There have been three Matthias Schoenaerts films released in the UK in little over a month (Suite Francaise, A Little Chaos and Far from the Madding Crowd). We love Matthias. As well as being one of the most charismatic and broodingly intense actors working today he’s Belgium’s most beautiful export.
We’ve decided to have a general celebration of all things Schoenaerts in our new feature Mad About Matthias where we’ll be bringing you a light-hearted look at the actor’s films from today’s Linkeroever from 2008 to his most recent, Far from the Madding Crowd. Expect Flemish, swooning, and some terrible film criticism as we begin our Matthigical journey.
Left Bank (Linkeroever) – 2008
We’re ashamedly somewhat unversed with Belgian horror, other than giallo godsend Amer (although Rabbid Grannies does look pretty iconic), so we weren’t sure what to expect when we began watching Linkeroever (which translates as Left Bank – the film’s titular urban apartment complex setting). Directed by Pieter Van Hees, Left Bank follows Marie (Eline Kuppens), a young runner who moves into her boyfriend Bobby’s (Schoenaerts) apartment. It’s not long before the dark history of the complex begins to make itself apparent as Marie notices bizarre changes in her surroundings and self.
With glimmers of Rosemary’s Baby and The Amityville Horror shining through in its darker moments, Left Bank is a brooding watch that slowly unveils its horrific cards and nasty thrills. There’s enough semi-naked Matthias to ensure that this is a watch that allures and repels in equal measure. Opening with a young woman disappearing through a hole in a derelict apartment, the narrative then shifts to Marie and her blossoming relationship with Bobby. As an audience (and general pervs) we fall for Bobby straight away – as the roughish young archer “accidentally” nakedly stumbles into Marie as he hunts for his misplaced clothes. We’re not sure why he’s introduced like that – other than to give us a sneaky glimpse at the pert Belgian buns on display.
As Marie falls for Bobby, she moves in with him – and begins to notice some eerie occurrences in Linkeroever. The top floor is inhabited by oddball tenants – bald men, eerily peering at Marie – we get early hunches that this may be home to a cult. Maybe. Before we can worry too much about the impending dread,
Matthias Bobby has his kit off and once again brings some Belgian buns to the party for a steamy sex scene. It raises an important question each Culture Fix reader should address: would you live in a potential cult-infested/haunted apartment if nude Matthias Schoenaerts was there? This is essentially the question that beats at the core of Pieter Van Hees’s film.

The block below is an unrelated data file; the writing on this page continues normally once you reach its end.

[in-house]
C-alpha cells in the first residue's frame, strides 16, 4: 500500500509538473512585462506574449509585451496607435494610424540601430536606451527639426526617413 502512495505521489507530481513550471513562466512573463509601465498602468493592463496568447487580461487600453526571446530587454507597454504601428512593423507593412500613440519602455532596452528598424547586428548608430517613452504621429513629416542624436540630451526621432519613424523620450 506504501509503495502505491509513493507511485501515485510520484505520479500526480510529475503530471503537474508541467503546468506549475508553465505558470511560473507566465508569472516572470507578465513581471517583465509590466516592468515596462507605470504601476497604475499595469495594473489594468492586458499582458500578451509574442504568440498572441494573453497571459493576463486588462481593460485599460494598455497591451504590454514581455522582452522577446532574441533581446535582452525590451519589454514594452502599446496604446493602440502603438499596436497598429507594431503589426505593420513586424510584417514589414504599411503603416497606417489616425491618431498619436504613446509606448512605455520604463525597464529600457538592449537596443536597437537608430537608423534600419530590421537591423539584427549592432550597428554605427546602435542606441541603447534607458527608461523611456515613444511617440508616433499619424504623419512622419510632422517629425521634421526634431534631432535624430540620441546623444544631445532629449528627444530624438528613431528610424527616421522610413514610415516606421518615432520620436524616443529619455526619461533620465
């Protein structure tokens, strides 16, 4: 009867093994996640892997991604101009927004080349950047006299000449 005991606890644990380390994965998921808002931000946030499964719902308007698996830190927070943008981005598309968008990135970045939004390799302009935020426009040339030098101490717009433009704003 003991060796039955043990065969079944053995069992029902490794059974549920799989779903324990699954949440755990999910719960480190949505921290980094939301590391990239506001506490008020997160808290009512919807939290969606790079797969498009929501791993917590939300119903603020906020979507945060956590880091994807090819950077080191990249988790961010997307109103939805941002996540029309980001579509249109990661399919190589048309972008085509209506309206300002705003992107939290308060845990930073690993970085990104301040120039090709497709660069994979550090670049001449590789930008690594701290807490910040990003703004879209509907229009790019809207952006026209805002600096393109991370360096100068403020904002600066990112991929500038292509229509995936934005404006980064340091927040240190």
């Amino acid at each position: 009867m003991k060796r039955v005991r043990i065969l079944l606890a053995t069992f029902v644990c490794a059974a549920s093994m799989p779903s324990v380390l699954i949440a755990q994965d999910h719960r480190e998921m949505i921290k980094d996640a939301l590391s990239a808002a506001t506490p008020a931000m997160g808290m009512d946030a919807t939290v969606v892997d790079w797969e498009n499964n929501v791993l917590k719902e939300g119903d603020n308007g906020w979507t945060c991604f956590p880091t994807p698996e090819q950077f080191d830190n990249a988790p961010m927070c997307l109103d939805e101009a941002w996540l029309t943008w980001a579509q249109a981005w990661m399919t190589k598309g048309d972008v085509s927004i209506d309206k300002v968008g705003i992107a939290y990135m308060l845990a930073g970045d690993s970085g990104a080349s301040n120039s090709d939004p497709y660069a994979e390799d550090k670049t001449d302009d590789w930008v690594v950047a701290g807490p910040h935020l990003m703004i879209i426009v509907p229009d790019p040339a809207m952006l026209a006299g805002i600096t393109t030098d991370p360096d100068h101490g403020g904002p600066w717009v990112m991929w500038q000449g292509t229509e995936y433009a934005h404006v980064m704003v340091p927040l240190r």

As she begins to dig deeper into the mysteries of Linkeroever, Marie discovers that the land used to be home to witches and outcasts in medieval times. On that note we’re swiftly introduced to Bobby’s Grandmother (surely no coincidence) – she’s sweet and Bobby looks after her. She couldn’t possibly be a… no, wait, let’s move on. To further distract us from the eerie Linkeroever, Bobby and Marie go and bang in the woods (it’s a long shot, so it doesn’t really matter). However, there’s only so much that sex with Bobby can distract her from and Marie starts having unsettling visions (like the being in the woods and breastfeeding fully grown men in nappies kind of unsettling). It’s probably nothing though.
Marie’s occult researcher friend (and conveniently the abandoned boyfriend of the missing tenant) spouts some jargon about a black hole in the complex. Soon things are getting even grosser as Marie falls and gets a scabby knee (ew gross). We want to vomit, but Matthias is wearing a tight vest so we’re momentarily distracted. Some genre hokum featuring black goo pits and psychic mums remind us that this is in fact a horror film, but the next Matthias sex scene is up so we don’t pay too much attention to the genre trappings. This time he’s in a car and has once again brought some Belgian buns on this car park picnic. The lack of glamour in the dodgy car park signals a bit of a breakdown in Bobby and Marie’s relationship – and it’s revealed that Bobby isn’t just hot, he’s hot tempered. Some dodgy plot developments about Bobby actually being a Guild Leader from 1913 arise (how did we miss that?) confirm that he is in a bit of a cult – but does it really matter? Just look at those dazzling blue eyes.
Proceedings then go a little ‘urban cult Robin Hood slasher meets chaotic Croneberg rehash’ as Marie tries to escape from the now crazed Bobby whose putting his bow and arrow skills to the test. This all culminates in a showdown at the goo pit where it’s revealed that Grandma is a full on demon loving cult queen. Strange stuff goes down as Matthias turns into a giant slimy worm in latex (very Clive Barker) – which really makes us feel guilty about fancying him earlier. And mice also start crawling out from Marie’s scabby knee (we almost full-on vommed there). There’s then a showdown in the goo pit.
There’s some well-crafted build up foreboding dread in the atmosphere of Left Bank to keep you engaged throughout. The lack of originality in the scares and suggestions of horror aren’t really important when there is so much naked Matthias on display.
Our first Mad About Matthias trip has been a little gross, a lot of sexy, and a wee bit creepy. We hope you had fun because we’re back tomorrow covering the murder-sex-attic thriller, Loft (the original Flemish one).